This change means that as of January 2016 the federal government has returned control over U.S. public education to state and local school districts. We look forward to the possibility of major improvements in Washington State now that we have funding control and can set our own standards again.
Why did No Child Left Behind need replacement?
Since 2001 the No Child Left Behind Act (NCLB) required all United States public schools receiving federal funding to administer yearly statewide standardized achievement testing in basic skills. States were also required to develop measurable Adequate Yearly Progress (AYP) targets for special education students, students with disabilities and students with limited English proficiency.
The overall goal was to have all students at or above the proficient level within 12 years, or by the end of the 2013-2014 school year. Any school that missed its AYP target for four consecutive years would require “corrective actions” such as replacing the entire staff, introducing a new curriculum or extending class time for students. A fifth consecutive year of failure would require complete restructuring, such as closing the school, turning the school into a charter school, having a private company run the school or having the state office of education assume control.
The Act required states to provide “highly qualified” teachers to all students with each state setting the criteria for those standards. Each state was to set and define “one high, challenging standard” for all of its students.
Supporters of NCLB claimed the act resulted in increased accountability required of schools and teachers. Students’ reading and math skills would be assessed yearly in grades 3-8. Students in schools that failed to meet AYP for two consecutive years would be eligible to transfer to higher-performing schools.
Under NCLB schools determined to be under-performing, i.e. not meeting AYP for two years – were required to set aside some federal dollars to offer some students the opportunity to switch to higher performing schools and receive outside tutoring.
Consequences for Washington State Public Education
In 2014 Washington State became the first state to lose its waiver from NCLB because the state legislature refused to allow schools to rate teachers based in part on student test scores. Instead the Legislature decided to let districts choose whether to use the scores.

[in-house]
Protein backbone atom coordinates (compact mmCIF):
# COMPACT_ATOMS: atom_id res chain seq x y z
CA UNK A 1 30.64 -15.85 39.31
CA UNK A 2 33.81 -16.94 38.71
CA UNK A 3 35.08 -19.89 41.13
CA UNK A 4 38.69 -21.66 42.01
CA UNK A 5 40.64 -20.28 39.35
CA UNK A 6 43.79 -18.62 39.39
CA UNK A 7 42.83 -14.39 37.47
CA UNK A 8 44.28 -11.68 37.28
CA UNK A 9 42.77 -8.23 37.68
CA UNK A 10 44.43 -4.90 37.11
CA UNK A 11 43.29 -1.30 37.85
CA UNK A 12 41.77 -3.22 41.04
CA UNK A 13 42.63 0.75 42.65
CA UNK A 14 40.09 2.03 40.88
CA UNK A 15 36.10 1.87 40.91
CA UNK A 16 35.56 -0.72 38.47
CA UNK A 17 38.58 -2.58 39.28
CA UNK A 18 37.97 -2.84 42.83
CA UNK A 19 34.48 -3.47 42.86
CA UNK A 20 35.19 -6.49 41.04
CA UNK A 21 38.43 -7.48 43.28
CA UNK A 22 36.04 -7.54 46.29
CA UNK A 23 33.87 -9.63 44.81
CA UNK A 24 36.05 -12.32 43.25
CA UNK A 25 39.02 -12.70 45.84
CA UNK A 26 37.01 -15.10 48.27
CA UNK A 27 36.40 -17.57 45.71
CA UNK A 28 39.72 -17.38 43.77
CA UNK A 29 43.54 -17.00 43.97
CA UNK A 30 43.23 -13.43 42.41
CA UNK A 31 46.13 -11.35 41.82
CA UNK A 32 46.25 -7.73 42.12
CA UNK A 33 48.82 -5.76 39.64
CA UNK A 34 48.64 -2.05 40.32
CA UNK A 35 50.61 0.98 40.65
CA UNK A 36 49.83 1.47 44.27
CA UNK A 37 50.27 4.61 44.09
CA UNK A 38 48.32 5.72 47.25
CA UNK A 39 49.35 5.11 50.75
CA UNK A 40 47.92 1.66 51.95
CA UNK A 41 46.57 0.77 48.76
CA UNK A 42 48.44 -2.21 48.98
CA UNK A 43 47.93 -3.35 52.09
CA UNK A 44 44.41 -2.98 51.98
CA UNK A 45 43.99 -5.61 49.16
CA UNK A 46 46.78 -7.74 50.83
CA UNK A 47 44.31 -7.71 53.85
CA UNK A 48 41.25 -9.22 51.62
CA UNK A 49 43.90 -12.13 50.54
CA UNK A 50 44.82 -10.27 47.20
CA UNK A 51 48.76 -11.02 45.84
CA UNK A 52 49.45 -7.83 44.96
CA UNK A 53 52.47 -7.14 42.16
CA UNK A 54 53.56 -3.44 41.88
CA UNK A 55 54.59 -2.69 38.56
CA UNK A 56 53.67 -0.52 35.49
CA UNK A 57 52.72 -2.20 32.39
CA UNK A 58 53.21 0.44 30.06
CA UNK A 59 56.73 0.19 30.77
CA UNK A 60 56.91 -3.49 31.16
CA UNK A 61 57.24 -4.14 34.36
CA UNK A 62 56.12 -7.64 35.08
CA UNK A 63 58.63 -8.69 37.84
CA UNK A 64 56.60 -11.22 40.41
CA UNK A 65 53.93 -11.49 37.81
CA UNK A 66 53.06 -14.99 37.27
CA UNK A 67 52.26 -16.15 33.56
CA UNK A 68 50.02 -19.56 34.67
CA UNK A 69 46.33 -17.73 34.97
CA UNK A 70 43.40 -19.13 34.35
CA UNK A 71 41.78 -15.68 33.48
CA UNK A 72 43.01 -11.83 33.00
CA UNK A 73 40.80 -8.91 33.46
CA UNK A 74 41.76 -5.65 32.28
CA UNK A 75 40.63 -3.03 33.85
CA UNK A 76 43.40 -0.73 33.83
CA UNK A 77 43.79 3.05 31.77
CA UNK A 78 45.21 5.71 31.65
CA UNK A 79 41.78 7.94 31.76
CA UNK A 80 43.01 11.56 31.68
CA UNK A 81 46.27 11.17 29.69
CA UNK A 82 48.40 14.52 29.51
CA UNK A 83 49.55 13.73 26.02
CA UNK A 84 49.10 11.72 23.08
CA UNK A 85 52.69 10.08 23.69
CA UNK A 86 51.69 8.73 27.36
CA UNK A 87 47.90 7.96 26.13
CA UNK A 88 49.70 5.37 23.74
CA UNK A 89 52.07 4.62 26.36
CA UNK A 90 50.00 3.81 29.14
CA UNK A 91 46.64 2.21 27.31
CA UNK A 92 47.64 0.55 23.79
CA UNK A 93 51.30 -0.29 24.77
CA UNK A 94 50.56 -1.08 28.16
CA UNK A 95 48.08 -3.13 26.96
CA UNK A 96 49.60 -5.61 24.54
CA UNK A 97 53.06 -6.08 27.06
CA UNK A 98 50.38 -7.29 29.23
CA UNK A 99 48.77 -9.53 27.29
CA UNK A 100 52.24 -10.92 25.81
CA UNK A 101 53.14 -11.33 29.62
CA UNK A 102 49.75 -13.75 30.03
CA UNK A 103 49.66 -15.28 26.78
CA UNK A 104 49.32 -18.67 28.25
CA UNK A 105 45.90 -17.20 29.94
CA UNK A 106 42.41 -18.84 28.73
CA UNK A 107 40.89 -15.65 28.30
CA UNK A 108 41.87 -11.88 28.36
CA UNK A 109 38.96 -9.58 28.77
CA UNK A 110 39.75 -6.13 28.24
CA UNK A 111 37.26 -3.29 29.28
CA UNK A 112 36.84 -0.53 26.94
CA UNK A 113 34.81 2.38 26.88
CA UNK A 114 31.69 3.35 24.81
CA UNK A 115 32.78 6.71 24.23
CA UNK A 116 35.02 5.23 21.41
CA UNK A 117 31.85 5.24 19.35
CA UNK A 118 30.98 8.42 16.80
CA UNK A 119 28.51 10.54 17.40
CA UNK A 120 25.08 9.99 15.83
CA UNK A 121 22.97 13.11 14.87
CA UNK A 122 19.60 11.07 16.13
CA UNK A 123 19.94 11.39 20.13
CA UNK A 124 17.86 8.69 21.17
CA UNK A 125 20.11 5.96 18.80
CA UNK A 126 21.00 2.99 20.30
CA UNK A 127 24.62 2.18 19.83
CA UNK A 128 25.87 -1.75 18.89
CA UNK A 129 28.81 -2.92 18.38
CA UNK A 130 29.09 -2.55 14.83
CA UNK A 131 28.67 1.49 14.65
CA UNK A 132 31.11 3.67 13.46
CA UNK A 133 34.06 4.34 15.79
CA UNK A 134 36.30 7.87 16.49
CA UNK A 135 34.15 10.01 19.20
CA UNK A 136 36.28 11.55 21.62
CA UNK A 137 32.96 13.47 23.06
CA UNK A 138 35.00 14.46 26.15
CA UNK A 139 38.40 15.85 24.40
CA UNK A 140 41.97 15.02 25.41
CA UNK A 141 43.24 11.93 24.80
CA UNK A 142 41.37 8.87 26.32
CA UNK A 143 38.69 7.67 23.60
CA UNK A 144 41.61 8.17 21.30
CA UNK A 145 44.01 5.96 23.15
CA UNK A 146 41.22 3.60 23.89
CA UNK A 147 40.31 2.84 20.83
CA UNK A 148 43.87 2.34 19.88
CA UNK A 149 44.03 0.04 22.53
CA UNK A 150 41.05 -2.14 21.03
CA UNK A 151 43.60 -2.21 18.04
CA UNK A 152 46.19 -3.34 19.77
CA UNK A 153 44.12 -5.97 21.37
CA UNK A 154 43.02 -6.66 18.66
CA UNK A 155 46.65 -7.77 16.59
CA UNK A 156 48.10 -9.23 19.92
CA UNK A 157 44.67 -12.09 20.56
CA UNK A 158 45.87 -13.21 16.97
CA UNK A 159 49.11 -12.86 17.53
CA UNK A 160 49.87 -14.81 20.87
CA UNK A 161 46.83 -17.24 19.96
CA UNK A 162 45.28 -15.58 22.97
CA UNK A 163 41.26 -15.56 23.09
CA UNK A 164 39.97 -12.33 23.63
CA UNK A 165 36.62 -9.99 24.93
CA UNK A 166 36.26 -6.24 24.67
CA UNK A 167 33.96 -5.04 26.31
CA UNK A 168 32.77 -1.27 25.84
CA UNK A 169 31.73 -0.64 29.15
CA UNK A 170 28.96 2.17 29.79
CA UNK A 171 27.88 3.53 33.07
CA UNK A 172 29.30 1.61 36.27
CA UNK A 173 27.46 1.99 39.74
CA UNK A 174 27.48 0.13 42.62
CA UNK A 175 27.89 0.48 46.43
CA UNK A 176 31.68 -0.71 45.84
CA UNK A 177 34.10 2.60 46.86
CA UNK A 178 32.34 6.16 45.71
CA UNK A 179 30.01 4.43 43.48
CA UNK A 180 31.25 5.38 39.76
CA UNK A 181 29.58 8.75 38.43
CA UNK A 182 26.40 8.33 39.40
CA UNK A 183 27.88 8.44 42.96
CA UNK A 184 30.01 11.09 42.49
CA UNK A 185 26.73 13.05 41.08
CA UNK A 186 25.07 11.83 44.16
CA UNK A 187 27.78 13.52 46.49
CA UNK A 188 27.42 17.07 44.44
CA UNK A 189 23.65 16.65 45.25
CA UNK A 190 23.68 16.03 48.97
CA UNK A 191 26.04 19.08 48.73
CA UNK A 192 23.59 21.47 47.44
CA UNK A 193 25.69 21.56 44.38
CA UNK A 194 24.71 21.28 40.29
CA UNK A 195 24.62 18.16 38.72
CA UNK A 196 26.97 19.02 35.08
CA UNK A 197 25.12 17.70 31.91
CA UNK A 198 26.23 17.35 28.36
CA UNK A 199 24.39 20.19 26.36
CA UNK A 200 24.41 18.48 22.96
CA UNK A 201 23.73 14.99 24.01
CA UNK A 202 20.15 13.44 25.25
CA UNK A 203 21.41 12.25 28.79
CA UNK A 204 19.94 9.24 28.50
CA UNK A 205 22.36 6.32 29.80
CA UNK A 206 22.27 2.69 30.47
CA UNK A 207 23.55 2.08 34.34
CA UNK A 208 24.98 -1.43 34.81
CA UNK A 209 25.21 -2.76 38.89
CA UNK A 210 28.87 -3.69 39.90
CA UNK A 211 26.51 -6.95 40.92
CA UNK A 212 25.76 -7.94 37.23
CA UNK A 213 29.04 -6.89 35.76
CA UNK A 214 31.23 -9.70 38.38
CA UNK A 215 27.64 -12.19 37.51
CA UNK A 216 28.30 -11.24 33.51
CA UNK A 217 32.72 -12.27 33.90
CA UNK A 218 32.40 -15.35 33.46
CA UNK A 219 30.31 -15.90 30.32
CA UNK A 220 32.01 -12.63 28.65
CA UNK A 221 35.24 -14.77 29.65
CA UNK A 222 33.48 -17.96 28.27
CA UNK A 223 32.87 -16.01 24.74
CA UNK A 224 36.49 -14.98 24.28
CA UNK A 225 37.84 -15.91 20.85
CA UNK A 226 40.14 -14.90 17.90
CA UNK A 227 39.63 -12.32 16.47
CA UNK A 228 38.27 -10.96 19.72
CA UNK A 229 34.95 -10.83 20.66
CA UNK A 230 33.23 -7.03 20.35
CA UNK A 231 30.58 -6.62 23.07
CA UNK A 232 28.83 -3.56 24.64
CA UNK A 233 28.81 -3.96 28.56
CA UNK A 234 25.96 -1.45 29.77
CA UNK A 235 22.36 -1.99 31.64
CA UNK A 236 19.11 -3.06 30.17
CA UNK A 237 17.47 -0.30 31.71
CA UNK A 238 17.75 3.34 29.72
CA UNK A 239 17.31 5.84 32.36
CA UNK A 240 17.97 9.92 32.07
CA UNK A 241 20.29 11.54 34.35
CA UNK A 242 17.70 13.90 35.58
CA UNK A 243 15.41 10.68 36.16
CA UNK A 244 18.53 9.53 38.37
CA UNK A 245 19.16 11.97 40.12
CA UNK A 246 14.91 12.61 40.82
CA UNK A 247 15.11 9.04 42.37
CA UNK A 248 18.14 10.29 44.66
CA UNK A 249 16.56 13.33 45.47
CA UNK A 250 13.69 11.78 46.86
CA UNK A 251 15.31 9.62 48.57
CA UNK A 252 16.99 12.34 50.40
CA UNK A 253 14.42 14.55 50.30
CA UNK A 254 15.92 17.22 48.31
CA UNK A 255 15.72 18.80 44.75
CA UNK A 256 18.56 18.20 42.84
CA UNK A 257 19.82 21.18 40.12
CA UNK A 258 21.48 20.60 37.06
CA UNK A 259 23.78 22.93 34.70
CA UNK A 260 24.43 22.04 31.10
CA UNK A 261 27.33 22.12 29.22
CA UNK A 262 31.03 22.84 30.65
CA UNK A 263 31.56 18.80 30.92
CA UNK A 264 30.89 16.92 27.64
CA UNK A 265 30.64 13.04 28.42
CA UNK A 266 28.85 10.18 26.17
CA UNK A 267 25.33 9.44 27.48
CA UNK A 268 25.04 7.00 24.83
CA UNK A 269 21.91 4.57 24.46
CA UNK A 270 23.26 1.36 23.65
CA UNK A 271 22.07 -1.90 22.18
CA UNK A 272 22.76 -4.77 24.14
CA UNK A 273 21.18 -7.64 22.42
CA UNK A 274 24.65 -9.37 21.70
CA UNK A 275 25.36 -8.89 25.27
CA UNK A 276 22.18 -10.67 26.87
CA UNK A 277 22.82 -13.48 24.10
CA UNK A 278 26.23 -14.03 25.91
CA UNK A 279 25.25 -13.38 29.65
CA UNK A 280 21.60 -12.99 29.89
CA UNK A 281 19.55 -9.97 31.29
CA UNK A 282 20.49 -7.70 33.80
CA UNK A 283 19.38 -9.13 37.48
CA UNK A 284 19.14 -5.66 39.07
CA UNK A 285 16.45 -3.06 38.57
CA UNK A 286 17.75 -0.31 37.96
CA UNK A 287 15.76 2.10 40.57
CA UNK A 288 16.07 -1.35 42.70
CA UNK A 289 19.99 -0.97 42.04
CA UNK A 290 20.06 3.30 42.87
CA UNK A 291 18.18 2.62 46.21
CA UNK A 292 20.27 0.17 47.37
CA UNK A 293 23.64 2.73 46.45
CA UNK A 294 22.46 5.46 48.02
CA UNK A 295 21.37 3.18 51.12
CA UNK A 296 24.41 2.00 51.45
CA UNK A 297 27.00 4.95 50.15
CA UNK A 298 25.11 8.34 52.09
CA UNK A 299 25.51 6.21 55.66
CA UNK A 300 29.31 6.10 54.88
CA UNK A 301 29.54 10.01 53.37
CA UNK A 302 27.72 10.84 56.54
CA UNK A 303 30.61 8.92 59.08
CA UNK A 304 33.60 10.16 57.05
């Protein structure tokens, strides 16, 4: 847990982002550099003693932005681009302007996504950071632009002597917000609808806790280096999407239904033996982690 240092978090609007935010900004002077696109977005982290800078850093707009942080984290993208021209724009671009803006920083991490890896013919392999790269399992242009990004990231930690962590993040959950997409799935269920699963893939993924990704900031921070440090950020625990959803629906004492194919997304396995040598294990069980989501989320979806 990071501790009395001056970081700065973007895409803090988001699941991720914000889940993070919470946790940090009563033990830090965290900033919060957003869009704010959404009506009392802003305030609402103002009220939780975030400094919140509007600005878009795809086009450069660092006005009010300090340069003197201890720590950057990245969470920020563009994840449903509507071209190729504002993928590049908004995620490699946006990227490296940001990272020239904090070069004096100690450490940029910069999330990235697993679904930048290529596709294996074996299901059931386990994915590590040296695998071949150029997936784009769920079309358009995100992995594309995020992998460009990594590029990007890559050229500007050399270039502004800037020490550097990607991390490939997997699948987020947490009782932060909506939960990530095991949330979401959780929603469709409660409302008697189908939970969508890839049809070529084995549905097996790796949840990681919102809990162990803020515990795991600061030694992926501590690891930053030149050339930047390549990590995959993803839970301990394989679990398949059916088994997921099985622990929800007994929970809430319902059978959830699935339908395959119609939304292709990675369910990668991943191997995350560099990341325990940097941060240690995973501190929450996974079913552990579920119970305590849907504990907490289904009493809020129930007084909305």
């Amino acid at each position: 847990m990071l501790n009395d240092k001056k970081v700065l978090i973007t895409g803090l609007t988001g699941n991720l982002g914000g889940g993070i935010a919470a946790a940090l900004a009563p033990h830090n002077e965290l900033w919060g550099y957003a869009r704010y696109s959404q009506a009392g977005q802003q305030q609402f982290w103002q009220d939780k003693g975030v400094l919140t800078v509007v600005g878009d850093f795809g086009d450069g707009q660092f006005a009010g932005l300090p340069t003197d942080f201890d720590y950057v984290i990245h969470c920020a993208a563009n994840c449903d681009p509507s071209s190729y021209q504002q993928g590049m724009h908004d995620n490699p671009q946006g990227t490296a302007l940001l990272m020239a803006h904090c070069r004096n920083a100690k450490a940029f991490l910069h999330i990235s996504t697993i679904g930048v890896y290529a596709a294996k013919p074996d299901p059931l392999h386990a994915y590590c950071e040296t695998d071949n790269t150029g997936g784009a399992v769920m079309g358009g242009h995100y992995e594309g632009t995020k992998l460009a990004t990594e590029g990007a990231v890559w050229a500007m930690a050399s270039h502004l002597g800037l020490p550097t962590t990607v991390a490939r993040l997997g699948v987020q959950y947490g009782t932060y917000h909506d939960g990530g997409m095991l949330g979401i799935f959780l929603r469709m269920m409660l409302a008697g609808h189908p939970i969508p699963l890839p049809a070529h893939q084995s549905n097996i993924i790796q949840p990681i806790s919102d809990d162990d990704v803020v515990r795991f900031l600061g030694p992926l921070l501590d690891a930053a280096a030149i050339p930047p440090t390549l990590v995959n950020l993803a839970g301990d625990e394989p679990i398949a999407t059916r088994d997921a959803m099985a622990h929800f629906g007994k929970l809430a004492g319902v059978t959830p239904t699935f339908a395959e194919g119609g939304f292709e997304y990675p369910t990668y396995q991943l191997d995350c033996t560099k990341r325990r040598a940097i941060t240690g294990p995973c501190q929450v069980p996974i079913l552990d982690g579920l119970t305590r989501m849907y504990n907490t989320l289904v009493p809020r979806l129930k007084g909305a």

That decision caused Washington State school districts to lose control over a share of the $40 million in federal funding set aside to cover the costs of students who requested busing to higher-performing schools or sought outside tutoring. As a result over 1,900 of the state’s approx. 2,200 public schools were labeled as failing under the NCLB requirements.
In 2015 over 25% of WA State high school 11th grade students refused (Opted-Out) to take the Smarter Balanced English/language arts exam. It is unclear what will happen in 2016.
What changes can Washington State parents expect from Every Student Succeeds?
This Act returns significant control over public education to the states. It will restore the flexibility Washington and other states had with respect to judging school performance, within some minimum federal rules.
Students will still be required to take yearly standardized reading and math achievement tests in grades 3 – 8 and once during high school, as well as a science test three times within K-12. States will also be required to use students’ test scores on these tests, as well as graduation rates to evaluate schools. One difference is that states can now choose how much weight to place on test scores and decide what other factors to consider. States will now be responsible for improving schools and closing achievement gaps.
The new law will continue federal grants to help states and improve low-performing schools, but school districts will decide how to use those funds. The federal Dept. of Education will continue to monitor and oversee the academic progress of minority, disabled and economically disadvantaged students.